Waterways Journal Editorial
WJ Editorial

Christenings Remain Important For Many

Boat christenings have deep roots that go back thousands of years. Every maritime and seafaring people had rituals commemorating the launching of a new vessel. They originated in religion and varied according to the customs of the people, but all had certain things in common, such as asking the gods or winds for a prosperous voyage and safe return for its crews.

In Europe, certain christening practices became standard, especially after the Reformation when they became more secular. In England, a new vessel was, at one time, christened by filling a fine silver goblet with wine shared between the owners, splashing it on the vessel and throwing it overboard. As navies and merchant fleets expanded, it became too costly to throw valuable goblets overboard, so glass bottles filled with wine were substituted.

Bottles weren’t always smashed on the hull. Records show that as the USS Constitution ran out, on October 21, 1797, Captain Sever broke a bottle of fine old Madeira wine over the heel of its bowsprit. Whiskey was also used to christen U.S. battleships.

During the 19th century, it became the custom for women to smash the bottles. Internet sources will tell you that it was Britain’s Queen Victoria who first smashed a bottle of champagne (rather than wine) against a hull to launch the Navy cruiser HMS Royal Arthur on February 26, 1891. However, three months earlier, in the United States a granddaughter of the U.S. Secretary of the Navy Benjamin F. Tracy christened the bow of the Maine, the Navy’s first steel battleship, with champagne at the New York Navy Yard on November 18, 1890.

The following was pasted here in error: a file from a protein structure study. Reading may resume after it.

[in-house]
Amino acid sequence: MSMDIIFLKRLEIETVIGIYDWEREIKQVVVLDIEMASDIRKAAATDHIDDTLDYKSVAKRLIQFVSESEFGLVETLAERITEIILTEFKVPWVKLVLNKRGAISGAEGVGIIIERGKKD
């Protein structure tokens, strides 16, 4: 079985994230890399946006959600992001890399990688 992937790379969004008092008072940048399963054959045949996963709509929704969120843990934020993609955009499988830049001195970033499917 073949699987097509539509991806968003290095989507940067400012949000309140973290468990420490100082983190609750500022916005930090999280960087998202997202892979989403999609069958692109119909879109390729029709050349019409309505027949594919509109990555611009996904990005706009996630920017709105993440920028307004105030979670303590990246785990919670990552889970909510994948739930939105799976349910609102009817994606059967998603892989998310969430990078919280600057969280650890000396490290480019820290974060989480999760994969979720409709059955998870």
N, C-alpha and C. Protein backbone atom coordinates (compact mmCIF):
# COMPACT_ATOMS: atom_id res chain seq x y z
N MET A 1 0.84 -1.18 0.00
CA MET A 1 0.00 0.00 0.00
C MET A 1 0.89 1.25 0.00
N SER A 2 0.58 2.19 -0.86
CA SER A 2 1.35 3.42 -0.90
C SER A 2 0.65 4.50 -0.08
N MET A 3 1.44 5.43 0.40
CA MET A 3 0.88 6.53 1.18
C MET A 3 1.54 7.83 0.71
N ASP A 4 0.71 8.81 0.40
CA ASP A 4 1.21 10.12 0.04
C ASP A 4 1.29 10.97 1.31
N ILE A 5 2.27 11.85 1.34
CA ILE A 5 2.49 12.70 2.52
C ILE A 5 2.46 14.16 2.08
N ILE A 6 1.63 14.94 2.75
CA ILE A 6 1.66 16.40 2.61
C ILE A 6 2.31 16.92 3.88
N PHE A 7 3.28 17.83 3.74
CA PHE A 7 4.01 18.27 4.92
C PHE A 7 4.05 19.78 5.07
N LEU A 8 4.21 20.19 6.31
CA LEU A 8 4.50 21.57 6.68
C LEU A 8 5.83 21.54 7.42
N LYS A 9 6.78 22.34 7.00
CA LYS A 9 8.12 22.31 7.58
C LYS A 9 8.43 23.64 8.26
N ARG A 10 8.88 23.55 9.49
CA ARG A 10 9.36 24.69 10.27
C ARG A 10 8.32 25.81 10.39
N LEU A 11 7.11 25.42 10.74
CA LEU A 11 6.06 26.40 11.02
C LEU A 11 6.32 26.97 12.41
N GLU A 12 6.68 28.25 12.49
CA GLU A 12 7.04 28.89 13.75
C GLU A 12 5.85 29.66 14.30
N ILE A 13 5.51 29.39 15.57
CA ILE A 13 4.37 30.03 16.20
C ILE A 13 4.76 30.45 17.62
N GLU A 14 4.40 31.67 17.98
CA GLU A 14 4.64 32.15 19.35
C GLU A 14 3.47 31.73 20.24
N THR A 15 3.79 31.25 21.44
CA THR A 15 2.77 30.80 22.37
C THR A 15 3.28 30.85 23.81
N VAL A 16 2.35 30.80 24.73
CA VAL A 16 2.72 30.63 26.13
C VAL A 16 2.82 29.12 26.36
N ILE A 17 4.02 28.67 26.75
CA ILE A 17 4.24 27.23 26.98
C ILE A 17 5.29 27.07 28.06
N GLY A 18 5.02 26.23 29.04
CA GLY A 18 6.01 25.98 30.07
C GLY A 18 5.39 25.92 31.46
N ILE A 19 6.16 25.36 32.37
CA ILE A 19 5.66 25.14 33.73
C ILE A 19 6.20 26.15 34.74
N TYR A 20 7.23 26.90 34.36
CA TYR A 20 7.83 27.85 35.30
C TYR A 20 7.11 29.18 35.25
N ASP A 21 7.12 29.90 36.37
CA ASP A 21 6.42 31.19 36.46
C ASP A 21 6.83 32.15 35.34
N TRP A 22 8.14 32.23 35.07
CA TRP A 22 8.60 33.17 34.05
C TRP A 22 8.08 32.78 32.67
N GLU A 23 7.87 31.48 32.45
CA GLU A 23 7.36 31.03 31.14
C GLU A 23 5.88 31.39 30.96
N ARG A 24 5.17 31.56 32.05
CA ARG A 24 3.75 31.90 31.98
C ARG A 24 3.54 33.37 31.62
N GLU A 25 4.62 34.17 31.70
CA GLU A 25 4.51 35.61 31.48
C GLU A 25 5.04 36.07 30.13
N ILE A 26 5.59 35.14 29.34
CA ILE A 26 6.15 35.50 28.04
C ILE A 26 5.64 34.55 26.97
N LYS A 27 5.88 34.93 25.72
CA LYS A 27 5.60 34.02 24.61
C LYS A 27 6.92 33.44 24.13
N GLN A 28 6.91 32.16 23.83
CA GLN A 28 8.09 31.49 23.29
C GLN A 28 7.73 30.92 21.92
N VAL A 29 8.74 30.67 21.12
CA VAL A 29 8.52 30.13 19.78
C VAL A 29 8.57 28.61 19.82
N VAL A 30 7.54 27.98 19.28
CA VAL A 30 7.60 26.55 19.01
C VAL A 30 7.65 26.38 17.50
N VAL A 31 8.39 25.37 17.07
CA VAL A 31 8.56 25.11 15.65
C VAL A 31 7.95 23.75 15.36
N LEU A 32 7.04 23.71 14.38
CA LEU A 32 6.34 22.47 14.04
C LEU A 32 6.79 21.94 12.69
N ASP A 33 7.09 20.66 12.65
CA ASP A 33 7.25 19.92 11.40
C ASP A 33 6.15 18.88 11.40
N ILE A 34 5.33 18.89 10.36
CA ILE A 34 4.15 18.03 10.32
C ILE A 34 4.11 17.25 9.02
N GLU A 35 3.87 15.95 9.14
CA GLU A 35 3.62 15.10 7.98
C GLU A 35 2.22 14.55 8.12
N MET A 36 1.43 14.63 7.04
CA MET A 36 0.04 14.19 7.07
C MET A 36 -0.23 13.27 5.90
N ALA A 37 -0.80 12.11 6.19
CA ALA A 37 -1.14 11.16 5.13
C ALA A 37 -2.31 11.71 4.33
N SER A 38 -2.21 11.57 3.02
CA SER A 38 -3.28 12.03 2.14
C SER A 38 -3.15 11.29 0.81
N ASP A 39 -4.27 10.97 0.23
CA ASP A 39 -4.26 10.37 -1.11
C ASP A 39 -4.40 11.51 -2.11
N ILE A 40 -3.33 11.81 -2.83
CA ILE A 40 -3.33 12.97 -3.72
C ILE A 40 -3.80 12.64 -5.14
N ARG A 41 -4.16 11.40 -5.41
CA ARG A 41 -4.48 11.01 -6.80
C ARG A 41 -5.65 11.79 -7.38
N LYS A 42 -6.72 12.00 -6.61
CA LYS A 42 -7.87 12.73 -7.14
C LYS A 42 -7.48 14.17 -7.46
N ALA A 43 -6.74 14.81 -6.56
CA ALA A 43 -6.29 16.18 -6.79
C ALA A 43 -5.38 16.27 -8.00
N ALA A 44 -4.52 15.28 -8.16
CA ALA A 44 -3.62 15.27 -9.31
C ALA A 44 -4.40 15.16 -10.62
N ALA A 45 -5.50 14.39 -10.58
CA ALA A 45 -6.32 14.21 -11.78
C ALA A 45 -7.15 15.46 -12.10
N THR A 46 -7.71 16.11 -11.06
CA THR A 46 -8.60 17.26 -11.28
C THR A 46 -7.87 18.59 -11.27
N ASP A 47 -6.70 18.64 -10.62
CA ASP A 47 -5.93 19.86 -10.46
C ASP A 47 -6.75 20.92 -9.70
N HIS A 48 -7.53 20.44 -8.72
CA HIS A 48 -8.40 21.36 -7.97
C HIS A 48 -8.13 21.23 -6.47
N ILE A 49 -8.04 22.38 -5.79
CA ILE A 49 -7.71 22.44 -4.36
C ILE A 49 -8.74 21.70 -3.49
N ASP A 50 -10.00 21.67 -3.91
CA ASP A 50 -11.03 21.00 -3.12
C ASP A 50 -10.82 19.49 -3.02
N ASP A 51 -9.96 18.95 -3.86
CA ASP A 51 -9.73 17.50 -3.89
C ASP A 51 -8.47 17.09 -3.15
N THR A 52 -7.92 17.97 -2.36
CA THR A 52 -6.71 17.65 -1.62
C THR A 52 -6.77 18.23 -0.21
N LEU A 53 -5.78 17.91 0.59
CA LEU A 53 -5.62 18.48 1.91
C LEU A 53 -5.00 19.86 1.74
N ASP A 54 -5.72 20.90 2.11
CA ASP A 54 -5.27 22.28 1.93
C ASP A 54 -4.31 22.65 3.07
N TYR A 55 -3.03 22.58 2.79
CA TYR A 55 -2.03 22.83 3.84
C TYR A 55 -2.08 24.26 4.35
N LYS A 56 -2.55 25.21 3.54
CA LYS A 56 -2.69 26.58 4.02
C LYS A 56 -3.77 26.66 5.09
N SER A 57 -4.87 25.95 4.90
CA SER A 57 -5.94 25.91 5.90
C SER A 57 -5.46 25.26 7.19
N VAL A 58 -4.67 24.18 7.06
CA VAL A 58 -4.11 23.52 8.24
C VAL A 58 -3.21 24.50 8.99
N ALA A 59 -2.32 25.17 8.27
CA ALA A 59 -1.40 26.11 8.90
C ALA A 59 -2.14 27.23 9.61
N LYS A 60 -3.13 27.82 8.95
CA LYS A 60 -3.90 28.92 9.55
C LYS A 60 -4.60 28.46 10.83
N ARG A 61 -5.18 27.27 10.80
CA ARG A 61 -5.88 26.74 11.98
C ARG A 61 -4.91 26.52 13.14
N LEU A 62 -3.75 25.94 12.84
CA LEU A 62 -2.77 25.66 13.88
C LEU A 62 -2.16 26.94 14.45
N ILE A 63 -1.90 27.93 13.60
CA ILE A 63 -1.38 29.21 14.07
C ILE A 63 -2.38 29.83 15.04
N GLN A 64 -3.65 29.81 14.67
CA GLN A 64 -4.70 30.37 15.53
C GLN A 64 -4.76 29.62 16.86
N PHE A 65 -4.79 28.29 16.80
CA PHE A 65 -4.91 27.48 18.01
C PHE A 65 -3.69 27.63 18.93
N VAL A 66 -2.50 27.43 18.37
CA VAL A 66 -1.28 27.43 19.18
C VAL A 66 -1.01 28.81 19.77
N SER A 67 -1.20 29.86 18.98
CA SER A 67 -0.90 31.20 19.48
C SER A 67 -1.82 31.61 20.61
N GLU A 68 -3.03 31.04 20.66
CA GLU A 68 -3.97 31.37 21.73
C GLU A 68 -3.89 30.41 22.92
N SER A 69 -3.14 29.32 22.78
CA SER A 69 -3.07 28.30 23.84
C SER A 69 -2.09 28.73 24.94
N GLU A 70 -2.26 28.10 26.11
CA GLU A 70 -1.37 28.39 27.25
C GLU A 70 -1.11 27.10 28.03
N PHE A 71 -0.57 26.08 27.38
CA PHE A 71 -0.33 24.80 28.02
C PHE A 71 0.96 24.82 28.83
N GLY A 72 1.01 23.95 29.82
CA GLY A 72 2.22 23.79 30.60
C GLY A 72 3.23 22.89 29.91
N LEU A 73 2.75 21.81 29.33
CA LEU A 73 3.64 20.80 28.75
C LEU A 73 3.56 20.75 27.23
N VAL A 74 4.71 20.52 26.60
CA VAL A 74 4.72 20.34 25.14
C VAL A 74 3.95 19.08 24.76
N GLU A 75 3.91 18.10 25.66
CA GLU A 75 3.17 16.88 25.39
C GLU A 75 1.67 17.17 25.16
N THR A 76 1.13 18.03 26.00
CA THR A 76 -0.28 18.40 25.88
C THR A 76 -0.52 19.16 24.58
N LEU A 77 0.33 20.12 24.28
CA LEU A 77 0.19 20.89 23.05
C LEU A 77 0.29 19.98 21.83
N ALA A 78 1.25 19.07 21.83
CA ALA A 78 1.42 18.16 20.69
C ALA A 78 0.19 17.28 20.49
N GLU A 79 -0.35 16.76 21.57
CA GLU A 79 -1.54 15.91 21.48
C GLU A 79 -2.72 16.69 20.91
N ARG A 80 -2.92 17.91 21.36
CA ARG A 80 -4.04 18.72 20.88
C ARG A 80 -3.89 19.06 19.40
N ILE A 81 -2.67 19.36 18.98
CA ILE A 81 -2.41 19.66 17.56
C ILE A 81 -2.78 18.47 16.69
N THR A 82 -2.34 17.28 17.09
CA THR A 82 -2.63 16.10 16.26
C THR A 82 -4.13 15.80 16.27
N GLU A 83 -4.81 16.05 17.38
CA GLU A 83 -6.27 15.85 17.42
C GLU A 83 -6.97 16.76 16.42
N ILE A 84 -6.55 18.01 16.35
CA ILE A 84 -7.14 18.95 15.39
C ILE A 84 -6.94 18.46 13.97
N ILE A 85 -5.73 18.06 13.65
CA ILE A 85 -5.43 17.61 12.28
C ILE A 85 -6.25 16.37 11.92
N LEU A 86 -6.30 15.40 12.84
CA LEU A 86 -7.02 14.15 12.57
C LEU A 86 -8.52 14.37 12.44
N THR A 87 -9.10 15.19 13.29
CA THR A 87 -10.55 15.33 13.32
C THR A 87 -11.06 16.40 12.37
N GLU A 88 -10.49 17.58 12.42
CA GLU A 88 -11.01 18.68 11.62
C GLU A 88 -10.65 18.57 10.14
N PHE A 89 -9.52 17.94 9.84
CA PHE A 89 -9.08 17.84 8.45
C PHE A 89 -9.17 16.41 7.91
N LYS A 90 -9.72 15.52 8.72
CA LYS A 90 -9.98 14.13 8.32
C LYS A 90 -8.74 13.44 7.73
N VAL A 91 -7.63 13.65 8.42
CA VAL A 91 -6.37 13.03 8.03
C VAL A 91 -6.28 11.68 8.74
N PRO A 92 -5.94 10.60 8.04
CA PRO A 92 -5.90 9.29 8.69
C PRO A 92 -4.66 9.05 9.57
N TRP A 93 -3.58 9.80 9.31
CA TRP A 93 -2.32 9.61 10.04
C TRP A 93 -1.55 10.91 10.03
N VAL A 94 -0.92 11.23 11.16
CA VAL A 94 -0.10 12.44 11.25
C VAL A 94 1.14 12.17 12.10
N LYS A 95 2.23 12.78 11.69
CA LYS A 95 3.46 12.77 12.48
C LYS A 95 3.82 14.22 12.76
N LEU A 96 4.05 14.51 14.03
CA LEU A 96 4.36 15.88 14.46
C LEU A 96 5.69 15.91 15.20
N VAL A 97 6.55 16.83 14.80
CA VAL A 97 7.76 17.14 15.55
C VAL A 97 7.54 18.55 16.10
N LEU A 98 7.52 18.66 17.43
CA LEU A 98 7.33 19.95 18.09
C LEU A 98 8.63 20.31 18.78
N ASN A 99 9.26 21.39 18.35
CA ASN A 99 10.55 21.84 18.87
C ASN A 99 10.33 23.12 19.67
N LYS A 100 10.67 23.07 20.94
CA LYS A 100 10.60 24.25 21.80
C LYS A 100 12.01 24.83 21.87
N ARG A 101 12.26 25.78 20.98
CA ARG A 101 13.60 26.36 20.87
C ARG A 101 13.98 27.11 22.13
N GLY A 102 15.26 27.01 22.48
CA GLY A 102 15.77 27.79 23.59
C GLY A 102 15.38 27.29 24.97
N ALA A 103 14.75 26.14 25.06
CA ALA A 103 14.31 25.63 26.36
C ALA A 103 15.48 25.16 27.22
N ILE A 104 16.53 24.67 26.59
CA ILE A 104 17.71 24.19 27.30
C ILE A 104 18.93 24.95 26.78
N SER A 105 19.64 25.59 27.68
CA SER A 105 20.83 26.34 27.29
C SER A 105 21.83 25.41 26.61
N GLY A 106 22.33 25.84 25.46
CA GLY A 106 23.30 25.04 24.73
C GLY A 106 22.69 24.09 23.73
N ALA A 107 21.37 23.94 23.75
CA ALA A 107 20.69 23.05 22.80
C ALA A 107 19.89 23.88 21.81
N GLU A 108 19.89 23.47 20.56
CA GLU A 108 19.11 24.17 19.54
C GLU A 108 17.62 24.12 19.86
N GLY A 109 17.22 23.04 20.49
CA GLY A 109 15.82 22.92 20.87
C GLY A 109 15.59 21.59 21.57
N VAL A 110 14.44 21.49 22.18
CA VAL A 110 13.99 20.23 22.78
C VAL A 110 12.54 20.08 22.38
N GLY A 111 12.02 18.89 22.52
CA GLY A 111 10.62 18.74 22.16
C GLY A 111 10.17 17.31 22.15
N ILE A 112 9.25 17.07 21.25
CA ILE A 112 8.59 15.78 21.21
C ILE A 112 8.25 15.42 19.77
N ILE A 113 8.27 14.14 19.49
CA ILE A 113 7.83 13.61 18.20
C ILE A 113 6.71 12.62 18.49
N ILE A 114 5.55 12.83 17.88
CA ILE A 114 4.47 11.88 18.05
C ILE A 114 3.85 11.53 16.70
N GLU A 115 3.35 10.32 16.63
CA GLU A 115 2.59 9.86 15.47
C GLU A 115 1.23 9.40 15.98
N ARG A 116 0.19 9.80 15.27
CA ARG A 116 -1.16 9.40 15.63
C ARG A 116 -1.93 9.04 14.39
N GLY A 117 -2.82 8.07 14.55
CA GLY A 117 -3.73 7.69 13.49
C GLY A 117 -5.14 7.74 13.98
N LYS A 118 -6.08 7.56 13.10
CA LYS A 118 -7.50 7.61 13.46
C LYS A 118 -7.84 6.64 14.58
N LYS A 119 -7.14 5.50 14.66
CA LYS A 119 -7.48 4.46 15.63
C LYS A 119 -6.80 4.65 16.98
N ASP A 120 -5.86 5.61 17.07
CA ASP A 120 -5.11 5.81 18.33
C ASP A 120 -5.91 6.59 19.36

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Many companies today dispense with boat christenings. White Star Line, the company that built and launched the Titanic, didn’t christen any of its liners, scorning christenings as superstition. 

Nevertheless, for many, they remain an important way to highlight an industry that is vital to our modern life but too often overlooked.

Naming boats after industry figures or people prominent in public life who have contributed in some way to the inland waterway system remains a rare honor. Those who have boats named after them frequently say it is the most important honor they have ever received.

Boat christenings are an opportunity to celebrate as a team, honor namesakes and crews and encourage safe travel.  Hats off to those who take part in this time-honored tradition.